My kids are growing and changing at a rate that surpasses my ability to adapt. Ages 5 and 8 are new territory for me. I know about babies; they're pretty easy. I can deal with toddlers too. My children have graduated from these stages and I'm at a loss. The boy never stops talking and the girl is has developed into a demanding diva. Mother didn't say shit bout there being days like this. If she did, I can't gaurantee I listened.
They are a bizzare pair. I'd be lying my ass off if I said I understood what's going on inside there minds. There's one thing I do know that is affecting them greatly and will continue to do so for the rest of their lives: absent fathers.
I feel so helpless when they ask about their dads, the boy more so than the girl. They have questions and I have very few answers. What can I say about men who've decided their blood isn't worth acknowleding? How can I explain to my son, the preference his father has for the children he has with his wife? I'm also lacking a sufficent explanation for the 2 year hiatus of my daughter's father. Is he even still alive? Possibly. Niggas like that don't die; they're allowed to live while respectible men are allowed to diminish.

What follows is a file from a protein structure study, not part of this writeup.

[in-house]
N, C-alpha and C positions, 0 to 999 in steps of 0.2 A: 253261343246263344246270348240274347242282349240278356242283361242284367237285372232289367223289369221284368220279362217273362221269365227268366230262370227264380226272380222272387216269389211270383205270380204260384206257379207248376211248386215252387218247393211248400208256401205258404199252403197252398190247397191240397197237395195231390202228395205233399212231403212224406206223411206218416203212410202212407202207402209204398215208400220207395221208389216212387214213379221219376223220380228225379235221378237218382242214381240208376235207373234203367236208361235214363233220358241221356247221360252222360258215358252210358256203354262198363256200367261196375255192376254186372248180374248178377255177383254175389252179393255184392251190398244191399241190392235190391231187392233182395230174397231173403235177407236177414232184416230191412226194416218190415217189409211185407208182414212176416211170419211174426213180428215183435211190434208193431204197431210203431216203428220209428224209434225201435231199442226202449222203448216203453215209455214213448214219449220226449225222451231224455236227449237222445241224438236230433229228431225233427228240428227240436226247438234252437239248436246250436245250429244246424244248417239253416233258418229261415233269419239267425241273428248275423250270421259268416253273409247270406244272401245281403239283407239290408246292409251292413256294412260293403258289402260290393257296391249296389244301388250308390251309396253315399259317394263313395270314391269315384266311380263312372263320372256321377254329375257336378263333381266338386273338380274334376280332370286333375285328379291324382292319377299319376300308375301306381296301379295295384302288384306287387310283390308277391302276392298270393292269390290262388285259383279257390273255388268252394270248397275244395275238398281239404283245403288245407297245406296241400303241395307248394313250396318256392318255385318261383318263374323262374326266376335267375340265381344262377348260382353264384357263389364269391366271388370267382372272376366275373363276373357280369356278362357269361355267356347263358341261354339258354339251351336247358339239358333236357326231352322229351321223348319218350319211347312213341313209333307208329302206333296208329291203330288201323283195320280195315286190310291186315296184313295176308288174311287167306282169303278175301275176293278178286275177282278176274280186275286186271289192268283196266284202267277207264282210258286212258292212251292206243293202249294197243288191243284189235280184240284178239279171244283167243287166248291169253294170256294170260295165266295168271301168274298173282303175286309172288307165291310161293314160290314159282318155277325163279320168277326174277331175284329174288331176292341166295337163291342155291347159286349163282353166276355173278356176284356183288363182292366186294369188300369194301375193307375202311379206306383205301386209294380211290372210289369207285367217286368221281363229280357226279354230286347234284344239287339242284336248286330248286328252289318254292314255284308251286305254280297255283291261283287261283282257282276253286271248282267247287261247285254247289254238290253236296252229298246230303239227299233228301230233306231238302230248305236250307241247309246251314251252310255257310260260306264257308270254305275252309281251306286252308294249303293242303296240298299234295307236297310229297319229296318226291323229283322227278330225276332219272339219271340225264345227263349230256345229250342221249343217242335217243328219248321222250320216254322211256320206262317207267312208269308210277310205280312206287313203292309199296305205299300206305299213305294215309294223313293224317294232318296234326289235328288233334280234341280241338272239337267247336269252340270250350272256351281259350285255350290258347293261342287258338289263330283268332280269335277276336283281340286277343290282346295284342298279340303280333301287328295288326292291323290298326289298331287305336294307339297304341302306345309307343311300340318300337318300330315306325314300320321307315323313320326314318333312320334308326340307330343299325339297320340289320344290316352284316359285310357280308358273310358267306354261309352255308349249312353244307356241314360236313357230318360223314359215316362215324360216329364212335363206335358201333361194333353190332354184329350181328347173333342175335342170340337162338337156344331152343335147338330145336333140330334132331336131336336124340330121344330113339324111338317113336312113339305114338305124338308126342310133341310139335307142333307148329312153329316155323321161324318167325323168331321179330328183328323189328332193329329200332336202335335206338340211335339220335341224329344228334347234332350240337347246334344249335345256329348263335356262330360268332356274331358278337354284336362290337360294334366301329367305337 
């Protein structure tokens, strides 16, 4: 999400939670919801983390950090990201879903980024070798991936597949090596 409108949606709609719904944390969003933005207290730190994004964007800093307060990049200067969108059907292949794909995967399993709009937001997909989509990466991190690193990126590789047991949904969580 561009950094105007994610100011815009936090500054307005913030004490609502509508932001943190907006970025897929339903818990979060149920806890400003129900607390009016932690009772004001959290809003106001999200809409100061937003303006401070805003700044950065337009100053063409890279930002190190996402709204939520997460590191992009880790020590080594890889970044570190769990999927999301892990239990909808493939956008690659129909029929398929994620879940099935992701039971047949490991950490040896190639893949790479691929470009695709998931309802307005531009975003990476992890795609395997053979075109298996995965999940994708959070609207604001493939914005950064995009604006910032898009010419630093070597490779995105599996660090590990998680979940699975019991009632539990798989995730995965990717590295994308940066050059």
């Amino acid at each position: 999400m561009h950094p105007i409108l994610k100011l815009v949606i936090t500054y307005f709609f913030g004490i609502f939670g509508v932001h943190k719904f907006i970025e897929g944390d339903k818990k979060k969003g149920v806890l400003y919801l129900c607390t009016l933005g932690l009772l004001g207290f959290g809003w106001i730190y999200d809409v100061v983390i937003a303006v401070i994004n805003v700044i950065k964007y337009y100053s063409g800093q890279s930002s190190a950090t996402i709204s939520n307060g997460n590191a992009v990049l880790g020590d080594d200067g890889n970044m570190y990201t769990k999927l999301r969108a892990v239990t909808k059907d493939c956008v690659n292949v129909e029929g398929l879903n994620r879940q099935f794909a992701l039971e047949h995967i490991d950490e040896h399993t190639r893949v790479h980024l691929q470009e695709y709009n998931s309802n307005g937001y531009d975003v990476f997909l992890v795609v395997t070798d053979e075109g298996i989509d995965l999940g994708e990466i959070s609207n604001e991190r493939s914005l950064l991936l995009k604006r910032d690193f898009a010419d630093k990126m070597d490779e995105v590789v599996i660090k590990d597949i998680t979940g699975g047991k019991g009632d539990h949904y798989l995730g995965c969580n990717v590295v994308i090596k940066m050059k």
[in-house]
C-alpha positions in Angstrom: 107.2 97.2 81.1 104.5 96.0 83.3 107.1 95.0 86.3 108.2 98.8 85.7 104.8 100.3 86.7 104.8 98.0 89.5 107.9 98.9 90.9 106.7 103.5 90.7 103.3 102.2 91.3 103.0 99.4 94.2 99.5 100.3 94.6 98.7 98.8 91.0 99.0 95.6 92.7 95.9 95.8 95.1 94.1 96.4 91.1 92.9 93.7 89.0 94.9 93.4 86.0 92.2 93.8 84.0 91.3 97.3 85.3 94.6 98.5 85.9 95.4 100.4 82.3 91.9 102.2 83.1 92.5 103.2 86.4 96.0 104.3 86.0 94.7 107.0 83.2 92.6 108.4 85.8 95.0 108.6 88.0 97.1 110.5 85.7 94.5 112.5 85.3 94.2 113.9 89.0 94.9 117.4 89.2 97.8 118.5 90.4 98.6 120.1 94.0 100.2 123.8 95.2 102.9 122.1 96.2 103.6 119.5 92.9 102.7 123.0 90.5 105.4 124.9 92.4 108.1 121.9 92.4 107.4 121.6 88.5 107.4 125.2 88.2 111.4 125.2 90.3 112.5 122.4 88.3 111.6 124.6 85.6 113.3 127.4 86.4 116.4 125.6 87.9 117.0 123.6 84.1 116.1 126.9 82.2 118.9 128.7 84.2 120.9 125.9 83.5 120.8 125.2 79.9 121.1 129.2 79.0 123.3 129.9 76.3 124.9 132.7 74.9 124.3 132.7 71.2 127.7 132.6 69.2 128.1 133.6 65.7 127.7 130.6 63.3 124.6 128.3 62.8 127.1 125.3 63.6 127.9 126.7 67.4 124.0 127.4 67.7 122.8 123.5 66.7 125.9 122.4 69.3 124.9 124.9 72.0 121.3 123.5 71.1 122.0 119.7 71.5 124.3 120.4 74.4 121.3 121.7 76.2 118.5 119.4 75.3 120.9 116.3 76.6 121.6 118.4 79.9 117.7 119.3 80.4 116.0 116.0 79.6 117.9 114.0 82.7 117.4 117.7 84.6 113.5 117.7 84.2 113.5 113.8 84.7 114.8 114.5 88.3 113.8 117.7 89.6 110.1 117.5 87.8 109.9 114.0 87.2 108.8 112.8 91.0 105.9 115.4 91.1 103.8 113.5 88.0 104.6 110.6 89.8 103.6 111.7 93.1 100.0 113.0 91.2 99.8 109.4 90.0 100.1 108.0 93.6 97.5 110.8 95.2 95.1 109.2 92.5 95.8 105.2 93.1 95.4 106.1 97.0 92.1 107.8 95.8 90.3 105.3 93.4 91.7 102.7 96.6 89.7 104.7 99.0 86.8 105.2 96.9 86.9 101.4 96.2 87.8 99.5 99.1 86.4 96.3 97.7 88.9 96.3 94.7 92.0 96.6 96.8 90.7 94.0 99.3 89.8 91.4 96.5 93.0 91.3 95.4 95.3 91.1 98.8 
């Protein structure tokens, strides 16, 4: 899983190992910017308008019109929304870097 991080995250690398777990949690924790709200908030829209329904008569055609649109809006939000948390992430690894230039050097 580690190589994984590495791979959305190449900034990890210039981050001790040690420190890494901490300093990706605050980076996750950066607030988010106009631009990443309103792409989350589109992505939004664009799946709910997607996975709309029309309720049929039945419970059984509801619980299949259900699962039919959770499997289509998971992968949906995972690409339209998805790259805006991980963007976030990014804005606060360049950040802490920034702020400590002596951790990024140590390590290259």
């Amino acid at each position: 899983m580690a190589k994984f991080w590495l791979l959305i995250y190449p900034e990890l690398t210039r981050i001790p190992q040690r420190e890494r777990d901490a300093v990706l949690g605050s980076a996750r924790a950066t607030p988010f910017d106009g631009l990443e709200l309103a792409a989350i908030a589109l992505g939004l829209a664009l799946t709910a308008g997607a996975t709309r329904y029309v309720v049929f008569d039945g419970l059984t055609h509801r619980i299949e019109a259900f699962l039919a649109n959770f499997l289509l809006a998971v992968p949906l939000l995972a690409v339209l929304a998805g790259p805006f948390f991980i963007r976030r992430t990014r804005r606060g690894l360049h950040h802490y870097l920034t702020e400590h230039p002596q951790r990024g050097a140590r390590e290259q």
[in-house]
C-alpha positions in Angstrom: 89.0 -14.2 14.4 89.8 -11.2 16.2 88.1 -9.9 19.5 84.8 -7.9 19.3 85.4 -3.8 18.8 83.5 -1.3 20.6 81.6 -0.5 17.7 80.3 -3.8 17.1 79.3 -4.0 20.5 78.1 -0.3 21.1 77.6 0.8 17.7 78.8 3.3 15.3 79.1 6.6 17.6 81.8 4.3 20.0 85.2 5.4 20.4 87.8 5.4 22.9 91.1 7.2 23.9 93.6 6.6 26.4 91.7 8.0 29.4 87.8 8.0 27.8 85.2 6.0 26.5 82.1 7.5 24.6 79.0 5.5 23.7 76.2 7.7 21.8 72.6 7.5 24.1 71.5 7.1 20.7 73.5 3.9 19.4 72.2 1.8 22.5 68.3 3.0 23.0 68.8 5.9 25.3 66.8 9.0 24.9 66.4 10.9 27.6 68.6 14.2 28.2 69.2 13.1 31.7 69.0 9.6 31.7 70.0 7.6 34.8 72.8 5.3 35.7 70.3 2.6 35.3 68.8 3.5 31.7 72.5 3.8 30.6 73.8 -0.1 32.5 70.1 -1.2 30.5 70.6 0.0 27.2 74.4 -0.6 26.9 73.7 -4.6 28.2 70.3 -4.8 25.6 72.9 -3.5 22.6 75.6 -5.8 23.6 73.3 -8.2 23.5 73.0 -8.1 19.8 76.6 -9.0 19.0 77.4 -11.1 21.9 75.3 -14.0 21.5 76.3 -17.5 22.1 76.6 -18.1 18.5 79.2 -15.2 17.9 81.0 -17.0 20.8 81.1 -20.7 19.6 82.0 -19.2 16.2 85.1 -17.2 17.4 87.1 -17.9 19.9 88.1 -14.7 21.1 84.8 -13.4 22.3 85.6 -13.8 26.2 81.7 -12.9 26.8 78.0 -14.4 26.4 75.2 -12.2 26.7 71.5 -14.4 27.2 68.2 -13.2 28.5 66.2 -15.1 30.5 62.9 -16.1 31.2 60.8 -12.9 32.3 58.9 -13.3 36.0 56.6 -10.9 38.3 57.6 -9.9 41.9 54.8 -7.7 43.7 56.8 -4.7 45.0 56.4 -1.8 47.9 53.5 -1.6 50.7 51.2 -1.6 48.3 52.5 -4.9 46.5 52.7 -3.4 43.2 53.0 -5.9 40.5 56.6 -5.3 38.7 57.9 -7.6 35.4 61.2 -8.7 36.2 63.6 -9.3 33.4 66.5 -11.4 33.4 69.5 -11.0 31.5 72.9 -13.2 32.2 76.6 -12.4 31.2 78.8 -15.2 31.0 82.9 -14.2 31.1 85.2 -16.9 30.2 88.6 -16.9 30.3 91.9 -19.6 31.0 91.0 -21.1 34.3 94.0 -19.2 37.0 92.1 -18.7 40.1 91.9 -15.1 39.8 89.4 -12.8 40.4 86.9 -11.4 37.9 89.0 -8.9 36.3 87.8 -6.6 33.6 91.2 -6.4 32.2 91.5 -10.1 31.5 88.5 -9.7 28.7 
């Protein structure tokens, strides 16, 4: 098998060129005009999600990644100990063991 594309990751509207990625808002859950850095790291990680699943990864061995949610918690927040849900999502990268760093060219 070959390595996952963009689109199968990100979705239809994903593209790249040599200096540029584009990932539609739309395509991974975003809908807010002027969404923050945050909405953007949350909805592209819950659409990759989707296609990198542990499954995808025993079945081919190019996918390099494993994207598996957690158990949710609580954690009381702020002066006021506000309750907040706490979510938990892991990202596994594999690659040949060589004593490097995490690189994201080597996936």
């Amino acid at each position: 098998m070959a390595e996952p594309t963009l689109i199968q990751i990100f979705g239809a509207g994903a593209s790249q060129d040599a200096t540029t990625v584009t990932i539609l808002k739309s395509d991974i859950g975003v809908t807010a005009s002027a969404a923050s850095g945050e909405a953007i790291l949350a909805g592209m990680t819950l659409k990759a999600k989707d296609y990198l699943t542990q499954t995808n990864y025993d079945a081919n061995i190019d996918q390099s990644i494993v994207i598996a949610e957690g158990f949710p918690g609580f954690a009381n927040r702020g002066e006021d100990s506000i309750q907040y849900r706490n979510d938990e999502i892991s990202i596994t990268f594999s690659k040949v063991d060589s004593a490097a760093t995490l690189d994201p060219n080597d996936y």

Their pain is obvious in their defiant behavior which I'm losing patience trying to contain. I would spank them or punish them. That's not effective. I have to understand the cause of the behavior to change it. I decided to do what I usually do when I can't think of shit else to do: I bought some books. Whatever Happened to Daddy's Little Girl?: The Impact of Fatherlessness on Black Women. Catchy title. For they boy I bought: Countering the Conspiracy to Destroy Black Boys . The chapters within the covers may contain the answers to my quandary but I'm hoping they can be a guide.
My son calls me daddy. I don't know how to respond.
I just started reading Daddy's Little Girl. This is heavy reading. Just by reading the forward, it's evoking emotions within me about my own father and relationships with men. Emotions I wasn't aware I still harbored and behavorial patterns I'm not ready to face.
I thought by reading this book, I'd be able to gain insight as to how to help my daughter will her disconnected feelings about her estranged father. I had no idea I'd begin another phase on my course of self acceptance.
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